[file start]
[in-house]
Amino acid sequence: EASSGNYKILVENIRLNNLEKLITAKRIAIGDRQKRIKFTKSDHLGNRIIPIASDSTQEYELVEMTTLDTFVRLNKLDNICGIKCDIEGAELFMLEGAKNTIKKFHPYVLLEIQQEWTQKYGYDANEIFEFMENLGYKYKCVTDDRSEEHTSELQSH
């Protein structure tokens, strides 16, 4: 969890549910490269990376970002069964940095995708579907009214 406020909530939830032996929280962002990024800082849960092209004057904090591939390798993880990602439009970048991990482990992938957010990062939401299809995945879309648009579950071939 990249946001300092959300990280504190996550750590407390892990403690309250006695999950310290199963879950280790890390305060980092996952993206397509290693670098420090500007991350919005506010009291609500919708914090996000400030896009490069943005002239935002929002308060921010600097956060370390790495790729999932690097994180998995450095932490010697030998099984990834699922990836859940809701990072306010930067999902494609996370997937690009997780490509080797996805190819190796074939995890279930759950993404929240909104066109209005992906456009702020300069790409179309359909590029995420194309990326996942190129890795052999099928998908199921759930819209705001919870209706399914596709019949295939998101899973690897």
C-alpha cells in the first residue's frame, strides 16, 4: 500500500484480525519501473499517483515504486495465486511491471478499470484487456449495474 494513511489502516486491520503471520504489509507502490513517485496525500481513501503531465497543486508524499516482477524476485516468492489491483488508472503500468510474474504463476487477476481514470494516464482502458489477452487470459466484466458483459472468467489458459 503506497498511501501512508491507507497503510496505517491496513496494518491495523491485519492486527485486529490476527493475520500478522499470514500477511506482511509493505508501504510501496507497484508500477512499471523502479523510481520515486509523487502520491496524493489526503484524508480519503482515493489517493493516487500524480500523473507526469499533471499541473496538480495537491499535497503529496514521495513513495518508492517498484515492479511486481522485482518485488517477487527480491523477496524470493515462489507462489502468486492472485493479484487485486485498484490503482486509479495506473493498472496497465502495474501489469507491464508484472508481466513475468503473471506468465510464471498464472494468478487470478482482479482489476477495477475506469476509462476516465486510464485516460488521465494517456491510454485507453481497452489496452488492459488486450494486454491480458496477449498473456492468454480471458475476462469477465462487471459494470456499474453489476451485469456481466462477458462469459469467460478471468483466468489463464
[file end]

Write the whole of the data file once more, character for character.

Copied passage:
[in-house]
Amino acid sequence: EASSGNYKILVENIRLNNLEKLITAKRIAIGDRQKRIKFTKSDHLGNRIIPIASDSTQEYELVEMTTLDTFVRLNKLDNICGIKCDIEGAELFMLEGAKNTIKKFHPYVLLEIQQEWTQKYGYDANEIFEFMENLGYKYKCVTDDRSEEHTSELQSH
């Protein structure tokens, strides 16, 4: 969890549910490269990376970002069964940095995708579907009214 406020909530939830032996929280962002990024800082849960092209004057904090591939390798993880990602439009970048991990482990992938957010990062939401299809995945879309648009579950071939 990249946001300092959300990280504190996550750590407390892990403690309250006695999950310290199963879950280790890390305060980092996952993206397509290693670098420090500007991350919005506010009291609500919708914090996000400030896009490069943005002239935002929002308060921010600097956060370390790495790729999932690097994180998995450095932490010697030998099984990834699922990836859940809701990072306010930067999902494609996370997937690009997780490509080797996805190819190796074939995890279930759950993404929240909104066109209005992906456009702020300069790409179309359909590029995420194309990326996942190129890795052999099928998908199921759930819209705001919870209706399914596709019949295939998101899973690897």
C-alpha cells in the first residue's frame, strides 16, 4: 500500500484480525519501473499517483515504486495465486511491471478499470484487456449495474 494513511489502516486491520503471520504489509507502490513517485496525500481513501503531465497543486508524499516482477524476485516468492489491483488508472503500468510474474504463476487477476481514470494516464482502458489477452487470459466484466458483459472468467489458459 503506497498511501501512508491507507497503510496505517491496513496494518491495523491485519492486527485486529490476527493475520500478522499470514500477511506482511509493505508501504510501496507497484508500477512499471523502479523510481520515486509523487502520491496524493489526503484524508480519503482515493489517493493516487500524480500523473507526469499533471499541473496538480495537491499535497503529496514521495513513495518508492517498484515492479511486481522485482518485488517477487527480491523477496524470493515462489507462489502468486492472485493479484487485486485498484490503482486509479495506473493498472496497465502495474501489469507491464508484472508481466513475468503473471506468465510464471498464472494468478487470478482482479482489476477495477475506469476509462476516465486510464485516460488521465494517456491510454485507453481497452489496452488492459488486450494486454491480458496477449498473456492468454480471458475476462469477465462487471459494470456499474453489476451485469456481466462477458462469459469467460478471468483466468489463464